Dorina is a Professor in the School of Events, Tourism and Hospitality Management and Head of the International Centre for Events, Tourism and Hospitality at Leeds Beckett.
Tensions in the region have flared up following the recent announcement by President Trump to recognise Jerusalem as the capital of Israel.
As a result, you might expect tourism in this culturally, religiously and geo-politically charged place would decline significantly. While there are no official statistics of tourist numbers yet, tourism in this region does not seem to have stalled.
My recent observations on the ground in Bethlehem, Hebron Al Khalil and Jerusalem Al Quds, show that the region remains enticing enough for tourists in spite of and, for some, because of the ongoing turmoil and conflict.
These initial remarks are supported by tourists and local tourism stakeholders I have interviewed as part of my research project about tourism dynamics in the Palestinian West Bank. In Bethlehem, for most of December, I can count at least ten 70-seater coach buses per day entering Bethlehem.
The majority of these groups of tourists are interested in the Nativity Church, and after queuing to see (and at times pray) at the exact spot where Jesus is said to have been born, they get back on their coach and leave. Tourists do not seem put off by a coach-drive through clashes between protesters and armed forces.
It has been proven, yet again, that the question of Jerusalem Al Quds is one of the most emotional and explosive issues in the world. Unlike its name Yerushalayim, which means City/Foundation of Peace in Hebrew or Al Quds, Arabic for Holy, Jerusalem has lived through more than 20 sieges and was destroyed 17 times in its 38 centuries of known existence, according to some historians.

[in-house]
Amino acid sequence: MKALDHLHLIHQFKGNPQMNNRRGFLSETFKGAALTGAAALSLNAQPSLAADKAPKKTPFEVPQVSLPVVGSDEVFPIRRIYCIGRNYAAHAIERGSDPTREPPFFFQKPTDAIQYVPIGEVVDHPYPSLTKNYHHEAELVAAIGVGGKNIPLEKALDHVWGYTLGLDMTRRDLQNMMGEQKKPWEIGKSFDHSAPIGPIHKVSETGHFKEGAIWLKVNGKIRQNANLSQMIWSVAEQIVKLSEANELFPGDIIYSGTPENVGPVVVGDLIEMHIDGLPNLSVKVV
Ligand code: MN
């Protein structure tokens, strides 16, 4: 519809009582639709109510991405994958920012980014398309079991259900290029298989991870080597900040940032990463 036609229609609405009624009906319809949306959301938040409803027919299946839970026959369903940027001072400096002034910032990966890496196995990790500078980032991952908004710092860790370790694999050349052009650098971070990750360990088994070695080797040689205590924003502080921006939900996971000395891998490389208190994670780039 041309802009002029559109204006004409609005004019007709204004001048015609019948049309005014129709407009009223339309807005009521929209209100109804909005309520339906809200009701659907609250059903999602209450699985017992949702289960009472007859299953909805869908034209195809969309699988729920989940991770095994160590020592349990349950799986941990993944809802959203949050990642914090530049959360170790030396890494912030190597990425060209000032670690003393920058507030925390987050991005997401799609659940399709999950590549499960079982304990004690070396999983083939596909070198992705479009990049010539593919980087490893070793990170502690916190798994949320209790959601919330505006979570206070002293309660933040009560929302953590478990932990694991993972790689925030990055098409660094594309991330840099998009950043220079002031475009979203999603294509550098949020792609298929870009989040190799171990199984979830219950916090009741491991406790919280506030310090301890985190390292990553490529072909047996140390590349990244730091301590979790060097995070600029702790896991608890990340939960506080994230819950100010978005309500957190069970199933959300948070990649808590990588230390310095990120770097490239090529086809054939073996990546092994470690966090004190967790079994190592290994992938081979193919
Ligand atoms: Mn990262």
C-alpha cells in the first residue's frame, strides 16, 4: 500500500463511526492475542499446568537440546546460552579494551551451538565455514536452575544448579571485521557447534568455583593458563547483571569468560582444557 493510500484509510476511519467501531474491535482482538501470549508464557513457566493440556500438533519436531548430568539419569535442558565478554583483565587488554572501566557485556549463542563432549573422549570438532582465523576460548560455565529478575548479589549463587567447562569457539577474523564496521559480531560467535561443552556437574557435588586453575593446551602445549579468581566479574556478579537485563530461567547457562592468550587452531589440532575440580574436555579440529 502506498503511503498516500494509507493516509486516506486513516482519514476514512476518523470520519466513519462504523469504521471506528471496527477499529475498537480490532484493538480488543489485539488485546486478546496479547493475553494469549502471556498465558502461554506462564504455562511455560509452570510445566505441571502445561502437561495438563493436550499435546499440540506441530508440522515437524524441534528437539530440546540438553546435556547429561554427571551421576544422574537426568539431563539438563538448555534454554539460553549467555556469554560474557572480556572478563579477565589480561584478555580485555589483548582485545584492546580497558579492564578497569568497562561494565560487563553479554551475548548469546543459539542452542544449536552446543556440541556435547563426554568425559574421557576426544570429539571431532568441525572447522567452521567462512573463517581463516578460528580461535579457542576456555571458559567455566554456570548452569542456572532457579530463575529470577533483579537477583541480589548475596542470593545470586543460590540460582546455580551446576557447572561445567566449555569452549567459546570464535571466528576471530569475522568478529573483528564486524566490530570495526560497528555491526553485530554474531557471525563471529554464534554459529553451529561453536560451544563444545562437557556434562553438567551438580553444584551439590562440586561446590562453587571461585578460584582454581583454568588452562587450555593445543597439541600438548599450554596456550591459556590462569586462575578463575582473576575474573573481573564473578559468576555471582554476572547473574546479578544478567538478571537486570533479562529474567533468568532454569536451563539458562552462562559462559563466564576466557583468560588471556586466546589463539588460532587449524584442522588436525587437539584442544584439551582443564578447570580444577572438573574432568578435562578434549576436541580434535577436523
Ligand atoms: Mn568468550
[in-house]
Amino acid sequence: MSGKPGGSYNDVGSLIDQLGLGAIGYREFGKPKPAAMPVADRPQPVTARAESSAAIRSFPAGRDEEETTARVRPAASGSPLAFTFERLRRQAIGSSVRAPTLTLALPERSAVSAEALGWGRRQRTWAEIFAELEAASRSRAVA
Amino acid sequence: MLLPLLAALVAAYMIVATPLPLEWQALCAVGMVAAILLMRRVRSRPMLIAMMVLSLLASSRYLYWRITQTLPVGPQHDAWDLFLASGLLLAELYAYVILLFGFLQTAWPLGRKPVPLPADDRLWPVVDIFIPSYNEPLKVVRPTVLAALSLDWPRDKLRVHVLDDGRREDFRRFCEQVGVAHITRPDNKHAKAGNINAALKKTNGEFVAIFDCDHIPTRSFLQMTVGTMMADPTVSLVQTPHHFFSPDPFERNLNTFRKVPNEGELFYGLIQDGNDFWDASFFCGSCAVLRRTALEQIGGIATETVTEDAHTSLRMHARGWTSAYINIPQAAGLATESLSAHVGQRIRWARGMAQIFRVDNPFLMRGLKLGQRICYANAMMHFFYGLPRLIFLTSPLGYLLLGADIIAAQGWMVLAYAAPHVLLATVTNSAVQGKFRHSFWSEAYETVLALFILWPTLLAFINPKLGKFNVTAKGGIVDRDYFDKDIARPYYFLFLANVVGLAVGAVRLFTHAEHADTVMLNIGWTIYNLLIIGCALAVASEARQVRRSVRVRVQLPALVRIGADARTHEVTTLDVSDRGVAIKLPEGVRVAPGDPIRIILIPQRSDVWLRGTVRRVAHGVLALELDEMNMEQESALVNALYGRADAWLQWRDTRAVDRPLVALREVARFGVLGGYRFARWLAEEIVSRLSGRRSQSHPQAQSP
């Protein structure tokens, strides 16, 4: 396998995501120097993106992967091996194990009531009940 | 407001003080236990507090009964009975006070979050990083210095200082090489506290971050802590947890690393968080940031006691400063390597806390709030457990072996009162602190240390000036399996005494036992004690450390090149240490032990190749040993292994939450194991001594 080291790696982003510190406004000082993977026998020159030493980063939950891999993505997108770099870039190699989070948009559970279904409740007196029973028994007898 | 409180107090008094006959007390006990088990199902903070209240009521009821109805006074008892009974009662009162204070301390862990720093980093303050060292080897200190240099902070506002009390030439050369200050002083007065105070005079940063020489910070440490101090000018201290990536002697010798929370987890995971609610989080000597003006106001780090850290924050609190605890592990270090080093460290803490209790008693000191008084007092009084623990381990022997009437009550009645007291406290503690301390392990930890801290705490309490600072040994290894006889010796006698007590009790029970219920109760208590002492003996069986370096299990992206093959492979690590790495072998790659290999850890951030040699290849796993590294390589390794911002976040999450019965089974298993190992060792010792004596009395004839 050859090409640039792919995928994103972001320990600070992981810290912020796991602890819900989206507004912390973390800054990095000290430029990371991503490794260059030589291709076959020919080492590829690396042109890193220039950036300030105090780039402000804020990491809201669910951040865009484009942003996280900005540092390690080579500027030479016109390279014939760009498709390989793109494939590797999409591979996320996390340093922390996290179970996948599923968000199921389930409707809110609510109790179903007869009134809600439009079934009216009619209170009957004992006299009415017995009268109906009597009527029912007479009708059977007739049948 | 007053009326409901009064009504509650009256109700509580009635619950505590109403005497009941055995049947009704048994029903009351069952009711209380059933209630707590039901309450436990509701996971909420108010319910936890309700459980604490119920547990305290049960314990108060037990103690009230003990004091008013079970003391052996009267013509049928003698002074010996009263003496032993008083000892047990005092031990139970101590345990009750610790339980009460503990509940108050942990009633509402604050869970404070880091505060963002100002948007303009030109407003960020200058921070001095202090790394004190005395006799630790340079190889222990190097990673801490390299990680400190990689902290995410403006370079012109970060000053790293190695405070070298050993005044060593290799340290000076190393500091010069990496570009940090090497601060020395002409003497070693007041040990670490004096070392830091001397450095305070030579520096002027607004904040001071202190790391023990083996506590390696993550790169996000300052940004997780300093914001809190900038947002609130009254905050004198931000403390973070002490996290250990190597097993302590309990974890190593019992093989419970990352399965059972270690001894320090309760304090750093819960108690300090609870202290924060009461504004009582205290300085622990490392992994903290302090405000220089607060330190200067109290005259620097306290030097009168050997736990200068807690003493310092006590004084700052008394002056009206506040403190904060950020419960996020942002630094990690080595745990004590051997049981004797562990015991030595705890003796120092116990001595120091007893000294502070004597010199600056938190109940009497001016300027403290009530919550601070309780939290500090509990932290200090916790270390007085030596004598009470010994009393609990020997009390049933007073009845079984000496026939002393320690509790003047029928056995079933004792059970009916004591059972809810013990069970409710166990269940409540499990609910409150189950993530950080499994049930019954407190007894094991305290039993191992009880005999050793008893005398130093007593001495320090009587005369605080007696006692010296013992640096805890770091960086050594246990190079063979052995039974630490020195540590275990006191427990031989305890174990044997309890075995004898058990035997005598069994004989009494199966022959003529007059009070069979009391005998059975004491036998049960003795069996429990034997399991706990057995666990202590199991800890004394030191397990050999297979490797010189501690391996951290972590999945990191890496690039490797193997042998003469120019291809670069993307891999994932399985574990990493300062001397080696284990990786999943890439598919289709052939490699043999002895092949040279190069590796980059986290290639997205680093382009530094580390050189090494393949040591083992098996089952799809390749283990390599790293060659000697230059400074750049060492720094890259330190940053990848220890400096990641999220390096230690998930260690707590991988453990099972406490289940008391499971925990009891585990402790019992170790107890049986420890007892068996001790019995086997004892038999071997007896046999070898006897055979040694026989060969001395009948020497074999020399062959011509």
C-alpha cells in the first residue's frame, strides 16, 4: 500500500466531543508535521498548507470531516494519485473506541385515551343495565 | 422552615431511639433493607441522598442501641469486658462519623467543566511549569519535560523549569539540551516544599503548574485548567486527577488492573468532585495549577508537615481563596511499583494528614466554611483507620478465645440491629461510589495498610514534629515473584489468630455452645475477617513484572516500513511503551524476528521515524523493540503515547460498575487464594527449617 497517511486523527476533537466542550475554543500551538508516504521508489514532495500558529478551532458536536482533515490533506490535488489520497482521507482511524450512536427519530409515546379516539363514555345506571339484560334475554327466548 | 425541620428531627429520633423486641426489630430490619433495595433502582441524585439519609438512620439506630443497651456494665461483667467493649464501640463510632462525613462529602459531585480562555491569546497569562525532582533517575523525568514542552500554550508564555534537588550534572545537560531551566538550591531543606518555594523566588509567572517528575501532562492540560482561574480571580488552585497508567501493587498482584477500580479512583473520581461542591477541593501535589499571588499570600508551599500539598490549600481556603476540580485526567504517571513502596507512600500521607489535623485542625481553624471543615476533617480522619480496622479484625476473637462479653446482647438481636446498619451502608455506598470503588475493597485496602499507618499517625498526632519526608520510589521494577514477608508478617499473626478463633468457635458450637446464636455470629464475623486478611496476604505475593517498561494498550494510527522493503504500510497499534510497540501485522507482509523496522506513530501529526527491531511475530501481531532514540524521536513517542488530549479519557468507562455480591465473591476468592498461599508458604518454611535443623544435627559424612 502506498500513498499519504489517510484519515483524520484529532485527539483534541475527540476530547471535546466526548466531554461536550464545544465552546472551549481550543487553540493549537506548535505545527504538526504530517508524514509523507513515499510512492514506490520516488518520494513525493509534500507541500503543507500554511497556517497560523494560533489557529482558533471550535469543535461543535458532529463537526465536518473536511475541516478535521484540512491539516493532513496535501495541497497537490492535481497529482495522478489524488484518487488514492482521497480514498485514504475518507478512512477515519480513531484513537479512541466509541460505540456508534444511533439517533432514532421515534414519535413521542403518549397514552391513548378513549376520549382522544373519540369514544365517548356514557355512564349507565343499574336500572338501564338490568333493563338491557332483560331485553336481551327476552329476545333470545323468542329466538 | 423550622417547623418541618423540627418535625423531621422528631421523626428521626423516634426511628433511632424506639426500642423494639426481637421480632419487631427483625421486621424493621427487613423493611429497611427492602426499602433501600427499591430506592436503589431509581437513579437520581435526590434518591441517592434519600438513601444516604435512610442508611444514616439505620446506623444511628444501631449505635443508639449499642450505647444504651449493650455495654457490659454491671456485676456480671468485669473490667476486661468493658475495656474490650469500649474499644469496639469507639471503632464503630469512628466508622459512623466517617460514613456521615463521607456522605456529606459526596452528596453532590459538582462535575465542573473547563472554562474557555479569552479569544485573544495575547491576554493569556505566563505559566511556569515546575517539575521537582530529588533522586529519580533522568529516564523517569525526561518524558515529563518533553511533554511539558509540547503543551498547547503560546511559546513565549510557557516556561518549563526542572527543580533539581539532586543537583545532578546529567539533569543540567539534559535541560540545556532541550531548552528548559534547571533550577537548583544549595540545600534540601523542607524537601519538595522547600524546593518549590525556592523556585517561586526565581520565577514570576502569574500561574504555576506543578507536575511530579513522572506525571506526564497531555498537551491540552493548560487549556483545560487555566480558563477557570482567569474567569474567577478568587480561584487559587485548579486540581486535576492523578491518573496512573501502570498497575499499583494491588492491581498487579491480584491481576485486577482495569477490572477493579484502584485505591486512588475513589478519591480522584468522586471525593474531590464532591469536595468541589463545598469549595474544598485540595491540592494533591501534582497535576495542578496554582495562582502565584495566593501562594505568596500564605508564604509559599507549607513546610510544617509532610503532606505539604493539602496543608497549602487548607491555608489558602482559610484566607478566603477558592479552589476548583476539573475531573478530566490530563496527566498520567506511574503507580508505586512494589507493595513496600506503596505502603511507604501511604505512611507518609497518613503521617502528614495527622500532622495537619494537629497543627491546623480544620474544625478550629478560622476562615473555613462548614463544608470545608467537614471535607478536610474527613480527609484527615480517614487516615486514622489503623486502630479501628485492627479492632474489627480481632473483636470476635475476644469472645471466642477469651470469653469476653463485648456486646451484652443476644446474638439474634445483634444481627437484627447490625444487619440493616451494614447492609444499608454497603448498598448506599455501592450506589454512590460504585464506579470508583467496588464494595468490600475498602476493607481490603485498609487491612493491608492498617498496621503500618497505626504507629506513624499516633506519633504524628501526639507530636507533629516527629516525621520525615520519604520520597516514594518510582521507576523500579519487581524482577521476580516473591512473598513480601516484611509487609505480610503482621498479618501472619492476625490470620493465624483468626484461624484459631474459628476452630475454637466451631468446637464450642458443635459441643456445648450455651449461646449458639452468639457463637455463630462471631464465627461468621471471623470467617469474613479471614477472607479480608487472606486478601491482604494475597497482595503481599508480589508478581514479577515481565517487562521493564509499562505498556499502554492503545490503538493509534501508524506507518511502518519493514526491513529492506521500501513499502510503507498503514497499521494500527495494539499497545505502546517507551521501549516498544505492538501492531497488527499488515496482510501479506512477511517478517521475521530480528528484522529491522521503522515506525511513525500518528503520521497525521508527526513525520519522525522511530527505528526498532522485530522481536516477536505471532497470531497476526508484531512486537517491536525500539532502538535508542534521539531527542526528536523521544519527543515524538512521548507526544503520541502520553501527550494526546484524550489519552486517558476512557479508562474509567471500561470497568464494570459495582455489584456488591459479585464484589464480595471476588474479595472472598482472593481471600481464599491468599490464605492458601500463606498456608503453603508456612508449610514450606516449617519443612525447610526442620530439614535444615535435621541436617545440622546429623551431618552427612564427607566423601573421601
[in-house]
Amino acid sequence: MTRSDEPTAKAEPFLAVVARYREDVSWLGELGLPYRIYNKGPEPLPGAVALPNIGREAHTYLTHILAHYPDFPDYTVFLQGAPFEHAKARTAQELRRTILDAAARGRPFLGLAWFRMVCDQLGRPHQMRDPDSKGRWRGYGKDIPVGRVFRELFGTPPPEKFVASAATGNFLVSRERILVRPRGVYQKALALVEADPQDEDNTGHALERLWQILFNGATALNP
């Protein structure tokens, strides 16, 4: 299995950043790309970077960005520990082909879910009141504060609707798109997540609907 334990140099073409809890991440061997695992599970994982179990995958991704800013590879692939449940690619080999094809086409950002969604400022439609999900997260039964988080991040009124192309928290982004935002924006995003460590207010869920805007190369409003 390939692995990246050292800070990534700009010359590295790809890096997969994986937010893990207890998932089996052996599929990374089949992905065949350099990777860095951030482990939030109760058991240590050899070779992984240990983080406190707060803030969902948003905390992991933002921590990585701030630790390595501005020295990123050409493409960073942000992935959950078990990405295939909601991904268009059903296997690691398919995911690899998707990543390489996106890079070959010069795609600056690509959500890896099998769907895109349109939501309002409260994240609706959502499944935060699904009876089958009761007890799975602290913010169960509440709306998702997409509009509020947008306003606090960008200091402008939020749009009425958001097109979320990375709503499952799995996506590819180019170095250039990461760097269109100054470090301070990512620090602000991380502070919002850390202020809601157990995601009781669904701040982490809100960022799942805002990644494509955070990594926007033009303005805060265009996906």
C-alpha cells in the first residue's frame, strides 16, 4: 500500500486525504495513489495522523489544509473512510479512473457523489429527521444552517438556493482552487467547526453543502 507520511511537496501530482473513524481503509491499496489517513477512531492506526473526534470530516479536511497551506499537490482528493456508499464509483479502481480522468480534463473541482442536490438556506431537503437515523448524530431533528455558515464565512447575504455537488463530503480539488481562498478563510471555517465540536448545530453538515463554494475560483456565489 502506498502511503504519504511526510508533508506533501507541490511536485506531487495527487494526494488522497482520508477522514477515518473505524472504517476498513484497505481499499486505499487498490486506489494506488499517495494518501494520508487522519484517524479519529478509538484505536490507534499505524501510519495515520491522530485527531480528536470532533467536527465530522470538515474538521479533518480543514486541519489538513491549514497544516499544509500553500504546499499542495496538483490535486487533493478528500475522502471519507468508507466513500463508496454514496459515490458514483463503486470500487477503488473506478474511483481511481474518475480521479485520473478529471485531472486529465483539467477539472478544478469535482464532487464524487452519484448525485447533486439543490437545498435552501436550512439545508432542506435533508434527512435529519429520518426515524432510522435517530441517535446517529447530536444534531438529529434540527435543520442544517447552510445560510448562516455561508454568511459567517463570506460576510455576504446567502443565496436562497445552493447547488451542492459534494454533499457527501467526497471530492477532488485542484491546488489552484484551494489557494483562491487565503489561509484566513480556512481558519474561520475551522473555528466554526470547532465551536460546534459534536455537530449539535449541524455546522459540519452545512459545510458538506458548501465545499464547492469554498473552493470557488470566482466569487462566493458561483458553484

The recent USA announcement does not change the international status of the city as corpus separatum; a separate entity administered by the United Nations according to the General Assembly Resolution 181 passed in 1947.
It has, however, reignited tensions in the region and stalled - if not damaged - the already dragged-out peace process between the Palestinians and Israelis.
The Jerusalem Al Quds effect ripples beyond Israel and Palestinian Territories to neighbouring Jordan, Egypt and world-wide, thus bringing to the fore the significance of visiting this region.
Observing, exploring and understanding the tourism phenomenon in such a sensitive and troubled region might seem irrelevant at first, as tourism does not bring any immediate solution to the ongoing turmoil.
Tourism is, however, an important stage where Israelis and Palestinians assert their identities and claims, and tell their stories. International tourists travel to this region and experience these stories through encounters with places of ongoing conflict, with local Israelis and Palestinians.
Tourism, according to some researchers, is a mechanism for improving relationships between neighbouring countries. It can lead to increased international and intercultural understanding as tourism consolidates and unifies different ethnic and cultural groups.
In my work I argue that tourism – in its potential for emotional engagements – is a powerful tool that can make the world a better and more inclusive place; especially if we understand how emotions such as fear, anger, shame, care, compassion and sadness are felt and expressed in places of on-going turmoil.